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European Centre for Disease Prevention and Control (ECDC) - (Decentralised Agencies)

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Decentralised Agencies

Decentralised agencies contribute to the implementation of EU policies. They also support cooperation between the EU and national governments by pooling technical and specialist expertise from both the EU institutions and national authorities. Decentralised agencies are set up for an indefinite period and are located across the EU.

 

European Centre for Disease Prevention and Control (ECDC)

 

Overview

  • Role: Strengthening Europe's defences against infectious diseases
  • Director: Andrea Ammon
  • Established in: 2005
  • Number of staff: 290
  • Location: Stockholm (Sweden)
  • Website: ECDC

 

What it does

  • Analyse and interpret data from EU countries on 52 communicable diseases and conditions, using the European Surveillance System (TESSy).
  • Provide scientific advice to the EU governments and institutions.
  • Ensure early detection and analysis of emerging threats to the EU.
  • Coordinate the European Programme for Intervention Epidemiology Training (EPIET) and the European Programme for Public Health Microbiology Training (EUPHEM).
  • Help EU governments prepare for outbreaks of disease.
  • Organise ESCAIDE, the European Scientific Conference on Applied Infectious Disease Epidemiology, an annual 3-day scientific conference.

 

Structure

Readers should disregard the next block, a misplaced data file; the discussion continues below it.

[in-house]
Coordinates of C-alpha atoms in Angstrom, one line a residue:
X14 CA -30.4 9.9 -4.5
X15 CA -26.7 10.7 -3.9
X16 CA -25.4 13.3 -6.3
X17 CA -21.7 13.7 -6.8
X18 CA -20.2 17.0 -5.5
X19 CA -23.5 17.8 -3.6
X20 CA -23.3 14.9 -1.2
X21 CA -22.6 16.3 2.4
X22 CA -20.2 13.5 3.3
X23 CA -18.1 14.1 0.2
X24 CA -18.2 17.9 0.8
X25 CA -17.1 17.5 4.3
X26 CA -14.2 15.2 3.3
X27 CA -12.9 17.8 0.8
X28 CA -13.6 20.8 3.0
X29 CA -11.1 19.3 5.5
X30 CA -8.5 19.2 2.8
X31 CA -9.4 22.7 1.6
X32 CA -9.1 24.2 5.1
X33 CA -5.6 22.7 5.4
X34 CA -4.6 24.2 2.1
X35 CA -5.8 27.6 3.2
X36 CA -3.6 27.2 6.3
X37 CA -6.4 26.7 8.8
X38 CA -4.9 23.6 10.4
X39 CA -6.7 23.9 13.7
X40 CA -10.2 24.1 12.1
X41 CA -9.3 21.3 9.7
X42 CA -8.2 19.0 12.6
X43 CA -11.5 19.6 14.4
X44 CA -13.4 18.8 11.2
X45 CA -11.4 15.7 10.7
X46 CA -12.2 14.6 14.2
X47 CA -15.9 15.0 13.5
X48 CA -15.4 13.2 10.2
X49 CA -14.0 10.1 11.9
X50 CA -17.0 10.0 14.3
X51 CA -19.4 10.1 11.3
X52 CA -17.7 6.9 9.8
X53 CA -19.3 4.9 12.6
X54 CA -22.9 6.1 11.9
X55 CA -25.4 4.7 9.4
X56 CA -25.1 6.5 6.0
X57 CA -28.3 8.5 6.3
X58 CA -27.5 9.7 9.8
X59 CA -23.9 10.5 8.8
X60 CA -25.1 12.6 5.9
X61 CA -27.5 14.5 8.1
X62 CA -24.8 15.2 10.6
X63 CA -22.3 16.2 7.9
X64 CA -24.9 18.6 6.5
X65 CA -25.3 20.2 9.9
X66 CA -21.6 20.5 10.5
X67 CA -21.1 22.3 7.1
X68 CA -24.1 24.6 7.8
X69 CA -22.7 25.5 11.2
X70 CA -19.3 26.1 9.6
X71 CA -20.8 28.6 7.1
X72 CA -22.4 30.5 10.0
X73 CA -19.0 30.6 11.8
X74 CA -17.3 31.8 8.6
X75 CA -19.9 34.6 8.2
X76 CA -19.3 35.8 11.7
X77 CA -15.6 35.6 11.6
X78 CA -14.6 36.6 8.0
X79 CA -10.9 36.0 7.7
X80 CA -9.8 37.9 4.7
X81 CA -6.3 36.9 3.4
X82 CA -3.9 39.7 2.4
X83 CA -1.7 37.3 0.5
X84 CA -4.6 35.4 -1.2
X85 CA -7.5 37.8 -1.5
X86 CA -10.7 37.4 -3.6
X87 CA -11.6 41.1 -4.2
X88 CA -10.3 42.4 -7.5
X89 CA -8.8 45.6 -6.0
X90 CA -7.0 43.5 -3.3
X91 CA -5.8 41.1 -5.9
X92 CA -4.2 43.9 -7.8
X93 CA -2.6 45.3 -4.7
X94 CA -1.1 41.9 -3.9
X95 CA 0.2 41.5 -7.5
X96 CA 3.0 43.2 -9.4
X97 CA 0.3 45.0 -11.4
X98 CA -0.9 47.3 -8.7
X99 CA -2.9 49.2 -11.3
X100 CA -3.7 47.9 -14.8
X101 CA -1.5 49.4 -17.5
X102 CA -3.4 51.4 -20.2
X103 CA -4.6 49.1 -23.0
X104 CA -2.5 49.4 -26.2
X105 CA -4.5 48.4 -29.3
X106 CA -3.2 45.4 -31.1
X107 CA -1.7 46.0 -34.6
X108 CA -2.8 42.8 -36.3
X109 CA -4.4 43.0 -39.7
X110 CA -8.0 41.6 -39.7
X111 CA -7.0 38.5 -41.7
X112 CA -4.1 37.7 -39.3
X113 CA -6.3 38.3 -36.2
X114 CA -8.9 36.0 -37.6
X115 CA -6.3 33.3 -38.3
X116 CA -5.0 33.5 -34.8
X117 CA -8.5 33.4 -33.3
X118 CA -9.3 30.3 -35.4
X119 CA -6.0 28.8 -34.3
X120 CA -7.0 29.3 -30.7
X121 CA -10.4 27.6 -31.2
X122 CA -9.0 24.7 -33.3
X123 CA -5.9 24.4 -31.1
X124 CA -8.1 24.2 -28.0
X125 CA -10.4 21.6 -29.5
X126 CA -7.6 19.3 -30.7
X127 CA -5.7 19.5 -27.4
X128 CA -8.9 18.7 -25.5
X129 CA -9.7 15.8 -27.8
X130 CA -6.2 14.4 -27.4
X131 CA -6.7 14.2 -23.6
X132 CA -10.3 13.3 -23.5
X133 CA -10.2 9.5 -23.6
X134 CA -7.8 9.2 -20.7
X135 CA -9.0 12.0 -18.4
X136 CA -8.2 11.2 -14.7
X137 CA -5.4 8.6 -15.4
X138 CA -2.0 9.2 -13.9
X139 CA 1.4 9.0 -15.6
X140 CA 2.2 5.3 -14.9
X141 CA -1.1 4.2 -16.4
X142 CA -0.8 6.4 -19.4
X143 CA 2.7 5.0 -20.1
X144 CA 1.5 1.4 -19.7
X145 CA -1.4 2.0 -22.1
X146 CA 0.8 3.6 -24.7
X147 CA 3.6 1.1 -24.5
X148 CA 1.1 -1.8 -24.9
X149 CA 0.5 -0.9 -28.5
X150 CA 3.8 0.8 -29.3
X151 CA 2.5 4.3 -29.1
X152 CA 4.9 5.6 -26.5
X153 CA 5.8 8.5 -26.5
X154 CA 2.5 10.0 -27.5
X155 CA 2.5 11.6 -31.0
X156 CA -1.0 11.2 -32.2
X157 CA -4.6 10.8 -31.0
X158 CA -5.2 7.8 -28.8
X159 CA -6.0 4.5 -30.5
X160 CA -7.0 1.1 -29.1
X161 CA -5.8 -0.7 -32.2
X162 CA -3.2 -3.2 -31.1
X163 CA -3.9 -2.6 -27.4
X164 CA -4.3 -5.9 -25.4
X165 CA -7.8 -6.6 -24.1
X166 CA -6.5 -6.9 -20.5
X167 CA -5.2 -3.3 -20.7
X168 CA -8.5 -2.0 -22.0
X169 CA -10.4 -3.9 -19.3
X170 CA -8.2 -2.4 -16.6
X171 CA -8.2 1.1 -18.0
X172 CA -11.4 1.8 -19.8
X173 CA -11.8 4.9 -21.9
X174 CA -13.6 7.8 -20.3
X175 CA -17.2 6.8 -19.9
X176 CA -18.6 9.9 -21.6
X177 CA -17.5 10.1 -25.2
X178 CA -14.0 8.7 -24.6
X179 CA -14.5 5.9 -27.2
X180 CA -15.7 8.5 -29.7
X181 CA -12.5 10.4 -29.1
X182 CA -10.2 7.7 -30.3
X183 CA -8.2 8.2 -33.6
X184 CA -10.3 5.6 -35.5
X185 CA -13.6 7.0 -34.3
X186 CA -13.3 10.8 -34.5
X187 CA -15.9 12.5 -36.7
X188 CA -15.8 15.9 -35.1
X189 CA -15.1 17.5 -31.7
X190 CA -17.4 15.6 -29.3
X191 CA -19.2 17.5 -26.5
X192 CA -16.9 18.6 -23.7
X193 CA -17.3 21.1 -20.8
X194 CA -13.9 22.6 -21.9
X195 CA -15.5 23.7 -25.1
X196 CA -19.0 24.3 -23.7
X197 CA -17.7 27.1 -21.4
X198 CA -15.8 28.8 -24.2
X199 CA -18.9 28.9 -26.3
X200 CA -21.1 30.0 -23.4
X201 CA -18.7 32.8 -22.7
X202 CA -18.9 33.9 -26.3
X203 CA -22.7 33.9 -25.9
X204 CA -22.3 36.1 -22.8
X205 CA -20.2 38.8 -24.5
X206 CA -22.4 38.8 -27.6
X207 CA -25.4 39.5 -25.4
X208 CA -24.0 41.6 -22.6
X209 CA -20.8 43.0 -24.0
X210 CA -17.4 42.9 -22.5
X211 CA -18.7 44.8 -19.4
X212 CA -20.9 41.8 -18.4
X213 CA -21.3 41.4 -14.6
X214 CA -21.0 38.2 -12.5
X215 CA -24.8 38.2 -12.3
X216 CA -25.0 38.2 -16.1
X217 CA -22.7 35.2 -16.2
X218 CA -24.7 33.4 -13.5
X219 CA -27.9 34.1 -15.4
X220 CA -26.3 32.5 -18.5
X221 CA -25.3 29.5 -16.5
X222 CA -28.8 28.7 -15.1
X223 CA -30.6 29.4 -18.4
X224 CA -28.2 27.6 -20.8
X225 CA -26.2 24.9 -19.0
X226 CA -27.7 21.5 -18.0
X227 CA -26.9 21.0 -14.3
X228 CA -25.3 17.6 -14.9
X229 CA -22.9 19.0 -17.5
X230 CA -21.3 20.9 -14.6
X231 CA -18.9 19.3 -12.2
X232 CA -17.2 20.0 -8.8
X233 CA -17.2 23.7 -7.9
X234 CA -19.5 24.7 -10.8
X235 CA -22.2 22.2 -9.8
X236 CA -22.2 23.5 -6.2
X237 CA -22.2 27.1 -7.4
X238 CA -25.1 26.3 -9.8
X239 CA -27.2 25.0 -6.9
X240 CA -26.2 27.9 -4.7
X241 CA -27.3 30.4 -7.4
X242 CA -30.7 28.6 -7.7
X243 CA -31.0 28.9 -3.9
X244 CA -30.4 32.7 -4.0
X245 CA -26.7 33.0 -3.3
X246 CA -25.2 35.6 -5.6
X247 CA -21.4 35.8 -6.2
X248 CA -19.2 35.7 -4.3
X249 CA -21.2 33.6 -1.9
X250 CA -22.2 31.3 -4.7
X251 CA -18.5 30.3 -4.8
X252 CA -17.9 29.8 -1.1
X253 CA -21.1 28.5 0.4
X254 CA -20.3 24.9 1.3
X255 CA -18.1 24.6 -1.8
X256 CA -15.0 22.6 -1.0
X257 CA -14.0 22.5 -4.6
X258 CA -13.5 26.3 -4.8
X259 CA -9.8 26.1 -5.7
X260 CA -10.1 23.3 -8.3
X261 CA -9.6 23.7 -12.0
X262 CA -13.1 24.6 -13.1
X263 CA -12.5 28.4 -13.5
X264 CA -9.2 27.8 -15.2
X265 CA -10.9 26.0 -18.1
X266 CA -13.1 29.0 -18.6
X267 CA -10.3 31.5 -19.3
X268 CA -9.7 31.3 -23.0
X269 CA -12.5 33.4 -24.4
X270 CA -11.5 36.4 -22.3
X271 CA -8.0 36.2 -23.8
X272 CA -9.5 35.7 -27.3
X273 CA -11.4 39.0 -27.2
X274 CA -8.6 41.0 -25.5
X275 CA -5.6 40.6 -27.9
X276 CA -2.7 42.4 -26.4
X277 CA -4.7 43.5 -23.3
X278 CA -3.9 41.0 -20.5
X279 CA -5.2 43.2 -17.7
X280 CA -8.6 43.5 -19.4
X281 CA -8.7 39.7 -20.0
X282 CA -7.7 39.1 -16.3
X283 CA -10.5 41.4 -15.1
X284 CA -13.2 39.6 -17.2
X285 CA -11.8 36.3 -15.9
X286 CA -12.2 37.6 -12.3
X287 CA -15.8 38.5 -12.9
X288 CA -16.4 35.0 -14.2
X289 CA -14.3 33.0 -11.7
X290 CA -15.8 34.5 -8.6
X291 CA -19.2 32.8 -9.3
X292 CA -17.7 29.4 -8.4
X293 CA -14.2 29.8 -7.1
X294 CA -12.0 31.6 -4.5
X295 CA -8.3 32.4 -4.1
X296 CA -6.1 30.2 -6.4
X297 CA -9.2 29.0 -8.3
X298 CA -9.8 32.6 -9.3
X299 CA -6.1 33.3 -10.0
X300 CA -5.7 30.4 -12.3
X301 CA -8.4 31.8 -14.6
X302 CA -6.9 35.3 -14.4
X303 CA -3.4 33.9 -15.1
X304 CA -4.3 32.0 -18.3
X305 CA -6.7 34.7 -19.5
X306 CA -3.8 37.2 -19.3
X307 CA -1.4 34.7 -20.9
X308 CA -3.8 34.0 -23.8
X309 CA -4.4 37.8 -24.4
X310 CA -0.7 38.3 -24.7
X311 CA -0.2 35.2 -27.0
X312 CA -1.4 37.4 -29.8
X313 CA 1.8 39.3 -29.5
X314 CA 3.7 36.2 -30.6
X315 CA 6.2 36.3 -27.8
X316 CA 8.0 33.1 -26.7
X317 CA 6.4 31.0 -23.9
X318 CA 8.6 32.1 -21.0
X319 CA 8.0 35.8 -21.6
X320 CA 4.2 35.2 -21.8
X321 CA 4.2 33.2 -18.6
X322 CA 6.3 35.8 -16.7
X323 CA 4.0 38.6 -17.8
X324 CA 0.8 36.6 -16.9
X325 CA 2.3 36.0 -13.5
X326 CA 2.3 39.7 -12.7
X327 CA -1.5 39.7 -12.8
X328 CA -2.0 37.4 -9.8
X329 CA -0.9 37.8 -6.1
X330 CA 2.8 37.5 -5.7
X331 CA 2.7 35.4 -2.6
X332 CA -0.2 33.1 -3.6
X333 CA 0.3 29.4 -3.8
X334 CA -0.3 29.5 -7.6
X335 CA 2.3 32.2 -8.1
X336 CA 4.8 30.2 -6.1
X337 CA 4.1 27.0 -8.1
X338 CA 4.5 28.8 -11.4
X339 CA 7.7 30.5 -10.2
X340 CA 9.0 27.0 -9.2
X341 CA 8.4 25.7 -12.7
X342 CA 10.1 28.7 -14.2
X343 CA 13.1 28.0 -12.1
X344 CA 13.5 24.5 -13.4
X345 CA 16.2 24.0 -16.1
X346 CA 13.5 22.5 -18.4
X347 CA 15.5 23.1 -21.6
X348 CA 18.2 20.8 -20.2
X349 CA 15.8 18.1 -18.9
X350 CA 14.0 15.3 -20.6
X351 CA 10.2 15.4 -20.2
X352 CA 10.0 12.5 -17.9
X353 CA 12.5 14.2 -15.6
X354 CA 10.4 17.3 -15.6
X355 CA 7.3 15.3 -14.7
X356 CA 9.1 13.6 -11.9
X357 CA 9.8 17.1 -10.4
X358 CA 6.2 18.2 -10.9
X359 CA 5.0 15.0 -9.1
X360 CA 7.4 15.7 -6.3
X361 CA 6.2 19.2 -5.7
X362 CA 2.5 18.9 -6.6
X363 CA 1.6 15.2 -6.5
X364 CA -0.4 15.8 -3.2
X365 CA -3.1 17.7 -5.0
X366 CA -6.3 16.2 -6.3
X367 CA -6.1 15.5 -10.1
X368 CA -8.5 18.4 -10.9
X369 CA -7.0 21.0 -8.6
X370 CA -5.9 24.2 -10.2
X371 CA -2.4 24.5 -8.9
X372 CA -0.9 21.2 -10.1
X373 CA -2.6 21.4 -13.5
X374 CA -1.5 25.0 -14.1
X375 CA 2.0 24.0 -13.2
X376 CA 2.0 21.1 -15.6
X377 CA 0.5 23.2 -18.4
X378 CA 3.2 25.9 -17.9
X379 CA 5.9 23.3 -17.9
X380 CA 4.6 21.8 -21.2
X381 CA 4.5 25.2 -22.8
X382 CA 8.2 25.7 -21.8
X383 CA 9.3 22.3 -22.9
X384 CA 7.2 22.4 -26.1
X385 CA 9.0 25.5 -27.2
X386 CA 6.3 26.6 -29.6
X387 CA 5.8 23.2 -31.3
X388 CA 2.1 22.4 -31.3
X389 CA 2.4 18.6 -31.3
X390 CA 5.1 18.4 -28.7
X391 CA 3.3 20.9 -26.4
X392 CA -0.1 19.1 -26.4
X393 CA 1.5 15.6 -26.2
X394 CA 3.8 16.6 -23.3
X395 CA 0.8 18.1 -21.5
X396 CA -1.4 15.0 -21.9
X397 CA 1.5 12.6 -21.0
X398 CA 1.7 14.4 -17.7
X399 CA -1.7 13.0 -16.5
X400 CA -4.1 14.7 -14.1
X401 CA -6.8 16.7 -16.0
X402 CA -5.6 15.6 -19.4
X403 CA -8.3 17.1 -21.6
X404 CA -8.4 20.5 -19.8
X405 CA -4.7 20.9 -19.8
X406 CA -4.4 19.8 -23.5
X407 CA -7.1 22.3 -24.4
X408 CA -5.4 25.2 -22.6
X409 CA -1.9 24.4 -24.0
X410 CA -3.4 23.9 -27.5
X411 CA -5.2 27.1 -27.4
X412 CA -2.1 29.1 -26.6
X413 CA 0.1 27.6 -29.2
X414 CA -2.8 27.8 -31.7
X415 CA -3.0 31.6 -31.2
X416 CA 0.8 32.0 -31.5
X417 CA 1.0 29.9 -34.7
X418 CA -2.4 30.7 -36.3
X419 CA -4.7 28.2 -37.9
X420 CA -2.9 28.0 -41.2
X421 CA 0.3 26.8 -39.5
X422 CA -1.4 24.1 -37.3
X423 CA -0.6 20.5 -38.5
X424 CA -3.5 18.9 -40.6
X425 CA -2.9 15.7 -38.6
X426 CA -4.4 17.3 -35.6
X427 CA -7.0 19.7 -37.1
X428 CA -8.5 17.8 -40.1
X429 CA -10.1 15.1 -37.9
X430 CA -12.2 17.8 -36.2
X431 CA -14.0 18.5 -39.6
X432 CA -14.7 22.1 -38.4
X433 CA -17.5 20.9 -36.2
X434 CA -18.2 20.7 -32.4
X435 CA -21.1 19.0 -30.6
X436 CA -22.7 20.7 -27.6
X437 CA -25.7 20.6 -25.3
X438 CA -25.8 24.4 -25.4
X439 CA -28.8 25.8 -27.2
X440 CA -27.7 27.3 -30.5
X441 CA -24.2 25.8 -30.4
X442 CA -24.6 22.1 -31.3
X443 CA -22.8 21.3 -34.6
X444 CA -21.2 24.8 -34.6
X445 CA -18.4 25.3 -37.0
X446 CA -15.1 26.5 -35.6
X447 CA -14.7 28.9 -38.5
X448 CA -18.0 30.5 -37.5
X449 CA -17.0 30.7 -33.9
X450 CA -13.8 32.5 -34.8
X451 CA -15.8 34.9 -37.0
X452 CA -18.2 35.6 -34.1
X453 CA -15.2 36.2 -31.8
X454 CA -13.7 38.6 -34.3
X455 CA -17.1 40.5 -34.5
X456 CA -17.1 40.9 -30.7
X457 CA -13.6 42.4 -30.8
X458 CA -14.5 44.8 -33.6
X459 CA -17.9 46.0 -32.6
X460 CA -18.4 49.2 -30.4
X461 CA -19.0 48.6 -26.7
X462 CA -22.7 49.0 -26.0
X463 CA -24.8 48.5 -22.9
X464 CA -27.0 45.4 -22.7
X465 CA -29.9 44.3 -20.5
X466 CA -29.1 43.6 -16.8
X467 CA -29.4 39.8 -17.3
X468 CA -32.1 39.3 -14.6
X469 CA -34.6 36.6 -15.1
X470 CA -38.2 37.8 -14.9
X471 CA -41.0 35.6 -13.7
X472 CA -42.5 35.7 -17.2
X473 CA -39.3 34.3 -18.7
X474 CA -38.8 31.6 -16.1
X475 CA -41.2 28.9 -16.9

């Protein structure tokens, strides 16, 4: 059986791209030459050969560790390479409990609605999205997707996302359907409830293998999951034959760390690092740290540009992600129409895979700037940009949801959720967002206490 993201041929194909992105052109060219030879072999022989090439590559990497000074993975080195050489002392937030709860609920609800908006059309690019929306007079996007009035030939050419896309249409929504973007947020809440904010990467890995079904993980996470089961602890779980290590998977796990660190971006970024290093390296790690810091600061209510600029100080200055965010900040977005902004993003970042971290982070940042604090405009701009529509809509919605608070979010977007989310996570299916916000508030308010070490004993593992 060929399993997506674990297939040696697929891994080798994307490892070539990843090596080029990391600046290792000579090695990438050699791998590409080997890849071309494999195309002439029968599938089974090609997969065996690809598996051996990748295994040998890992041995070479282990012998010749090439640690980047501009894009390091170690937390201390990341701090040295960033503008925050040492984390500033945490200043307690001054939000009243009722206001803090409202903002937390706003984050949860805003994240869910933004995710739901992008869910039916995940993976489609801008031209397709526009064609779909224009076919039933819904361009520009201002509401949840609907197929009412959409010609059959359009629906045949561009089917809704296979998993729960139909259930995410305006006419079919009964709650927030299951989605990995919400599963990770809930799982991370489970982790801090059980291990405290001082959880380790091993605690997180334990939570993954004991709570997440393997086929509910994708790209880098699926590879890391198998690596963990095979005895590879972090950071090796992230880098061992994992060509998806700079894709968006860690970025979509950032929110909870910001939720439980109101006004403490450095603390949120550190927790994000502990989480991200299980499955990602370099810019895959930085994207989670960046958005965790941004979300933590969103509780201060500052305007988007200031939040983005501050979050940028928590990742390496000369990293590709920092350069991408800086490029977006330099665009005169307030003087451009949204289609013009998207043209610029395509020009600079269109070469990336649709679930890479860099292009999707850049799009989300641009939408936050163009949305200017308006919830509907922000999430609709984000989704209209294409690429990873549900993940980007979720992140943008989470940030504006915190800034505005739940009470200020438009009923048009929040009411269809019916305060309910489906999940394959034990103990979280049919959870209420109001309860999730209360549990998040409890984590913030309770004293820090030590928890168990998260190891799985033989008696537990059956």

The ECDC comprises:

Its organisational structure comprises 5 units:

  • Office of the Chief Scientist
  • Surveillance & Response Support
  • Public Health Capacity & Communication
  • Resource Management & Coordination
  • Information & Communication Technologies

 

How it works

It provides surveillance data and scientific advice on the 52 notifiable communicable diseases and conditions, disease outbreaks and public health threats. The Agency draws expertise and knowledge from its own expert staff, pan-European disease networks and national public health bodies.

The ECDC operates 3 essential systems, each covering a different area of disease control:

  • EWRS (threat detection alerts)
  • EPIS (epidemic intelligence)
  • TESSy (disease surveillance).

 

It works closely with all other EU agencies and with non-EU organisations, including:

 

Who benefits

  • the public health community in Europe, in particular
    • national & sub-national public health bodies in the EU/EEA
    • the EU institutions
    • other European policymakers
  • public health professionals, researchers, international organisations & national authorities outside Europe.
 
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